The way millennials think about money has a lot to do with monthly payments. Here’s why that’s probably not a good idea.
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Millennial financial decisions are often guided by monthly payments, and affordability is framed in terms of whether we can manage a certain payment every month. Nowhere is this more obvious than in the auto market, and dealers are taking note so that they can profit off our generation’s flawed way of thinking about money.

What’s the problem?

Millennials have come of age in an era where a “subscription-based culture” is pretty much the norm. When we’re shopping for a house, car, cell phone or nearly anything that typically must be financed, we are most interested in a monthly number.

On its face, this seems completely reasonable because we often run our household finances on a monthly basis. We think of our budgetary world as restarting the first of every month because bills typically reset monthly.

The problem with the monthly-payment mindset is that it doesn’t focus on the total cost of financing something. There are many things to consider beyond a monthly payment, such as term (how long is it going to take you to pay off the loan), and interest rate (how much are they charging you for the loan).

A monthly payment only paints part of the picture when you’re looking for long-term financing. As always, the devil might be in the details.

Car shopping as an example

For instance, if you’re shopping for a car and a dealer presents you with the car of your choice and quotes you a monthly payment you can afford, you need to stop and ask for all of the terms of your loan.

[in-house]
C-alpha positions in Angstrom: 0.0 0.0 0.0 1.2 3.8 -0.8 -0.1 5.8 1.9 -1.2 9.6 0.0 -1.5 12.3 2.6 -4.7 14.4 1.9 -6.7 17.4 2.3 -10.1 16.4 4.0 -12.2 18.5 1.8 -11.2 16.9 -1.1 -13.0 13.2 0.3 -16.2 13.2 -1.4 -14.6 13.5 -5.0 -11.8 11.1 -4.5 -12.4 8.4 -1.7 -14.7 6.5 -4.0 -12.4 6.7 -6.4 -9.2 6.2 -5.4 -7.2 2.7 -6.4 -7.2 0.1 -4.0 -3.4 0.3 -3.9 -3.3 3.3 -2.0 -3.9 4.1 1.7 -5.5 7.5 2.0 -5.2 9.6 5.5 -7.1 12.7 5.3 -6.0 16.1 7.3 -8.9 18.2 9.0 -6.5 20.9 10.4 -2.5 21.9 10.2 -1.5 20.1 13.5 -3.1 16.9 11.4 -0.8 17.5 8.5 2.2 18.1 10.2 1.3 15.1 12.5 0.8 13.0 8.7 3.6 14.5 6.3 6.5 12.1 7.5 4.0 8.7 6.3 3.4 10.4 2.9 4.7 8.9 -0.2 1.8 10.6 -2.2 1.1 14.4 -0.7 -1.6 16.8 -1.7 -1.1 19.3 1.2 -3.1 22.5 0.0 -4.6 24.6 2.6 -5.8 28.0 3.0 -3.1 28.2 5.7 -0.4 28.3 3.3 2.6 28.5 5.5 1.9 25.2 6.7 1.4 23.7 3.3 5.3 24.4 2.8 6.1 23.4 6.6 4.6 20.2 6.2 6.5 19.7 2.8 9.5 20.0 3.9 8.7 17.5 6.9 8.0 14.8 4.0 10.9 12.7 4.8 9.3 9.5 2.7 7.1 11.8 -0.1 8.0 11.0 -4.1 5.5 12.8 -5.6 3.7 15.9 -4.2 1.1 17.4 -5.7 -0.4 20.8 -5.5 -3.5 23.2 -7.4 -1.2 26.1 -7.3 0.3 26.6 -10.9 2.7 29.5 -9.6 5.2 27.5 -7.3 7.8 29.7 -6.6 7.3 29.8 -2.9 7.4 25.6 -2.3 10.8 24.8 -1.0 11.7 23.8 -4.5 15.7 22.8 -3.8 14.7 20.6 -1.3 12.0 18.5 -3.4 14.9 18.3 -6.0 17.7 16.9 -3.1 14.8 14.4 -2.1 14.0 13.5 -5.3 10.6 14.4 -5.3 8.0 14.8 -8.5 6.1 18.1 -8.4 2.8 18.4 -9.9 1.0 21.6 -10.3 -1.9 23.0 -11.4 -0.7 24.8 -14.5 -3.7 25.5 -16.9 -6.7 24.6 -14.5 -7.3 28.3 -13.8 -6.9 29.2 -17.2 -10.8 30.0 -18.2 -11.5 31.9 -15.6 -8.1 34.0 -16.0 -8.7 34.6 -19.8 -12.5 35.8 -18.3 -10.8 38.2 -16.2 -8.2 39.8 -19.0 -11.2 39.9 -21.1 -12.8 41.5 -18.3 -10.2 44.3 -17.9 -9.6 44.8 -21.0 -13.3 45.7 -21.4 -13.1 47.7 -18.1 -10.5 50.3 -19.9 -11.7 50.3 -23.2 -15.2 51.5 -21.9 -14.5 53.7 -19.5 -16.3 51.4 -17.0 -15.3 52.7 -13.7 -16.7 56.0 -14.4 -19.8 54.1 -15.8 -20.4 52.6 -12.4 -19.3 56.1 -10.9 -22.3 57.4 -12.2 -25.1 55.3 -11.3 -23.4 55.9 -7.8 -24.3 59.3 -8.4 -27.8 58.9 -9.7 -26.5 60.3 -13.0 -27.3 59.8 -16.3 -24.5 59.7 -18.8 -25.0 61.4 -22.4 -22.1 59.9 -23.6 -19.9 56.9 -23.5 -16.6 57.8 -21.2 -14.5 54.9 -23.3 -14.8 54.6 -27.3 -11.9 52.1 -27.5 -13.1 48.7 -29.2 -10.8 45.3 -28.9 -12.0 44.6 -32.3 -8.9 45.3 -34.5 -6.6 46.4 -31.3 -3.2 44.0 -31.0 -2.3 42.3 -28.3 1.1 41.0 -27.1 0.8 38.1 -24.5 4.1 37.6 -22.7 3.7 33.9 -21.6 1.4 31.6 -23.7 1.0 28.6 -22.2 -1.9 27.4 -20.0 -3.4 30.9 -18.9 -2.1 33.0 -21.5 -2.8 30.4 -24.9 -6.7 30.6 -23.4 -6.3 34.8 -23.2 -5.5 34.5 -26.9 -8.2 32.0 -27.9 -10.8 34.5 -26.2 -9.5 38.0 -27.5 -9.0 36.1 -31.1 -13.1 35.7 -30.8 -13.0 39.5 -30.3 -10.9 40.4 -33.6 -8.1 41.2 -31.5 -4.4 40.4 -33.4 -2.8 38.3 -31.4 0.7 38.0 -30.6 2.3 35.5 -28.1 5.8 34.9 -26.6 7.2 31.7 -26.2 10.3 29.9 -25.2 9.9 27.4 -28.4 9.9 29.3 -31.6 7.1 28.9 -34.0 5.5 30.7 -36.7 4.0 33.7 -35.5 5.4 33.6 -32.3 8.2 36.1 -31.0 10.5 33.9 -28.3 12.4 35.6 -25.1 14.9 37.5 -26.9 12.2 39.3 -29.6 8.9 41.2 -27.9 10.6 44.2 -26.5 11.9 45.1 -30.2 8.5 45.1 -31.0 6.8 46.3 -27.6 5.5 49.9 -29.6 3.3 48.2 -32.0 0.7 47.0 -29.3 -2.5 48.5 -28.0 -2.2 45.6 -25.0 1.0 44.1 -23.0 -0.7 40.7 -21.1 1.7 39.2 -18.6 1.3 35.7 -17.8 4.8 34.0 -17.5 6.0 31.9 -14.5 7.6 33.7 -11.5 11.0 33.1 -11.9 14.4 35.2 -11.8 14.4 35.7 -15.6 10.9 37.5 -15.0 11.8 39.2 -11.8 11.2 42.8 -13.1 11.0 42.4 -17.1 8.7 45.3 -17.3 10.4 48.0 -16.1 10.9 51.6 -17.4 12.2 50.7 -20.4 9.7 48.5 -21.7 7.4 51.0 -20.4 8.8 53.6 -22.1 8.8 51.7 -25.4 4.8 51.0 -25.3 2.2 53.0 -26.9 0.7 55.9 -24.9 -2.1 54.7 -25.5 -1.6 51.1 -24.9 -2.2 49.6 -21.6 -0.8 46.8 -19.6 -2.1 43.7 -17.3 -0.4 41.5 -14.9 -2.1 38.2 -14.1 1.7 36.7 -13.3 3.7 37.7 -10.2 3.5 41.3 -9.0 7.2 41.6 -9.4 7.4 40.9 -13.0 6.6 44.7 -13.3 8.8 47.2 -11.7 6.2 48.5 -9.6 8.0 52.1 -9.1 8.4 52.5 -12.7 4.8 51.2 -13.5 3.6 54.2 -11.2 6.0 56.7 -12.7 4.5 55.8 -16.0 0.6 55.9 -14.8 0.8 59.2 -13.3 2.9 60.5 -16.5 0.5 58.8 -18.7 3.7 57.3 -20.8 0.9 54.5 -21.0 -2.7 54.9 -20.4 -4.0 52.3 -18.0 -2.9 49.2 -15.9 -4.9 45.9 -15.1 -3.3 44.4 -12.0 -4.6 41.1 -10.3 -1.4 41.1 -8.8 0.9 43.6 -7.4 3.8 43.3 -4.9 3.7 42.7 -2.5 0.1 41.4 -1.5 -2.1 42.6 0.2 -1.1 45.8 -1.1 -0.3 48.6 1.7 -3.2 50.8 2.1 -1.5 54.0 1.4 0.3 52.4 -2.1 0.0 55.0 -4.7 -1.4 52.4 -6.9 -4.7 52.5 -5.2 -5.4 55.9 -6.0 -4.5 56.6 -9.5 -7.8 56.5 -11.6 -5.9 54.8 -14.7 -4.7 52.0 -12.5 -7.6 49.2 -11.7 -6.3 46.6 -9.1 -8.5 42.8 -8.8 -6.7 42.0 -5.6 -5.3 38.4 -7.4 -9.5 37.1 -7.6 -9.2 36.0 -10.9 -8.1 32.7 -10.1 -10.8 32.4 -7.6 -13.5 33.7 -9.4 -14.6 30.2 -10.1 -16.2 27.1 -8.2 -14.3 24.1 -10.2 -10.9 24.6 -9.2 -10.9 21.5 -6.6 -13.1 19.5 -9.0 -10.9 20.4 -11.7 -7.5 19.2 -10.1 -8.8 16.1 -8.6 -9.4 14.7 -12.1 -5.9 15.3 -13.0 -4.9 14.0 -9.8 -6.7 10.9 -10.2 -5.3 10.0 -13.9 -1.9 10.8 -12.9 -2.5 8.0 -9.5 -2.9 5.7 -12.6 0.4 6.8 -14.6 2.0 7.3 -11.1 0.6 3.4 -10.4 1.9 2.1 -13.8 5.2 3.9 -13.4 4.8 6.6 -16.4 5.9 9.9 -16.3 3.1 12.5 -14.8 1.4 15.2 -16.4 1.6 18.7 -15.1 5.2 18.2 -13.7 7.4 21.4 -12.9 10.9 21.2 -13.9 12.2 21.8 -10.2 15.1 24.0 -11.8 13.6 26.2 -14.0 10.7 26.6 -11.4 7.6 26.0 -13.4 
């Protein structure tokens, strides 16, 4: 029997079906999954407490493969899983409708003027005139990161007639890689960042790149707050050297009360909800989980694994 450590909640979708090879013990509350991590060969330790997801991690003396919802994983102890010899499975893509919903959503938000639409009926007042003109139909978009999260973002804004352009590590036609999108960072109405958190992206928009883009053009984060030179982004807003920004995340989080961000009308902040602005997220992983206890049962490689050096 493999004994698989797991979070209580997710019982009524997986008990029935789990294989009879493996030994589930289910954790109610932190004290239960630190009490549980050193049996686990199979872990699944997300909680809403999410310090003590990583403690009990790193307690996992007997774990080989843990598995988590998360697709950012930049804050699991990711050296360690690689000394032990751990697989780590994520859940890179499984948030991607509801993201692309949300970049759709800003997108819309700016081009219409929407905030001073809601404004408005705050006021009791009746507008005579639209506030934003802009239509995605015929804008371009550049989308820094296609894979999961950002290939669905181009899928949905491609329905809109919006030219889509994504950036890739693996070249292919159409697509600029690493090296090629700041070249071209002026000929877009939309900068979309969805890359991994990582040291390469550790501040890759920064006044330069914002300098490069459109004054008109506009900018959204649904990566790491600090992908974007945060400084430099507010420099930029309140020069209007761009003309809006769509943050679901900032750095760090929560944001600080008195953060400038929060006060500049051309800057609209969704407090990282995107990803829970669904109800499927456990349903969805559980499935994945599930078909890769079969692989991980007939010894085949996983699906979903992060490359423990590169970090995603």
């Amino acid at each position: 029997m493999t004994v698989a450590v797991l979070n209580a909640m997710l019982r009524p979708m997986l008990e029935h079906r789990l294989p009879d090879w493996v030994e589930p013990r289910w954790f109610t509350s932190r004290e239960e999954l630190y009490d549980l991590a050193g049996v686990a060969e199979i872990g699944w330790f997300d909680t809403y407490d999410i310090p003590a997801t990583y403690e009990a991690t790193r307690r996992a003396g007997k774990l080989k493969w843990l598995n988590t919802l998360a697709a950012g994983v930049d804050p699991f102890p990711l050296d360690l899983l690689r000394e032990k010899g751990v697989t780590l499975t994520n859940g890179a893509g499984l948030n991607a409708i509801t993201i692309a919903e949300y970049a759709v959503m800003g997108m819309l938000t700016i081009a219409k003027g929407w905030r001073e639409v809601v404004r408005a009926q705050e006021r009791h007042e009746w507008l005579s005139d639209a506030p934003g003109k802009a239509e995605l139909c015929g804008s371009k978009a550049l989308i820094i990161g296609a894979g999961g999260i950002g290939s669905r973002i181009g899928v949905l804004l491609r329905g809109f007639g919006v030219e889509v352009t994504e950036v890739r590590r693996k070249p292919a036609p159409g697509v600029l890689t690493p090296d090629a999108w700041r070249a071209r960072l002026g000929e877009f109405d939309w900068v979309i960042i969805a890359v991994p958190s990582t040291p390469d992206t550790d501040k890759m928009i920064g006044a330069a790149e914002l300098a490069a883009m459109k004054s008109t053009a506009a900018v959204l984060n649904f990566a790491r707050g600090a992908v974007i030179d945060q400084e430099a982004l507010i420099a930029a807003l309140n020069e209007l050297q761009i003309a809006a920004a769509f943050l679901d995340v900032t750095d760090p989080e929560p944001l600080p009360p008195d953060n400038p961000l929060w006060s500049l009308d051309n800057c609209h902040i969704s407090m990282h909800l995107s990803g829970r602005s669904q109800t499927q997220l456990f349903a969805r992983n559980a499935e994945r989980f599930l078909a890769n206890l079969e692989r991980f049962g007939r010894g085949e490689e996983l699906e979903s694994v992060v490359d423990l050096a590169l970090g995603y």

Dealers can play with the numbers to make a monthly payment seem palatable. In reality, you need to look behind the curtain to really analyze the mechanics of a transaction.

Off the top, you need to know what your purchase price is and whether you’re getting a good deal from the onset. If you’re paying full price, those monies are obviously going to be reflected in your monthly payment.

Additionally, you need to focus on your interest rate because if you’re paying some absurd rate to borrow money, it’s going to cost you a great deal more to pay back your loan.

Lastly, you need to be absolutely clear about your repayment timeline. Paying $300 a month for 36 months is not the same as paying $300 a month for 72 months. Realistically, you have to consider that if you don’t pay down your loan fast enough, you may be left with a car that’s nearly worthless while still owing money.

Takeaway: Monthly payments don’t paint the whole picture

When millennials shop around, there are often tools to search by monthly payment.  Whether it’s houses, cars or cellphones, the financial technology companies that have sprouted up in recent years know that they can sell us their wares by pandering to our monthly payment mindset.

Of course, it’s convenient and easy to just think in terms of monthly payments. In the end, it’s shortsighted and slowly bleeds you over time.

Instead, when you make big purchases, think about financing from every angle. Loans are complicated and should be analyzed in-depth before you make any big moves. Your monthly payment is just one of many details that you should consider, or you’ll find yourself stuck on a hamster wheel of debt.

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Header image: Adobe Stock

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Posted 03.17.2017 - 11:28 am EST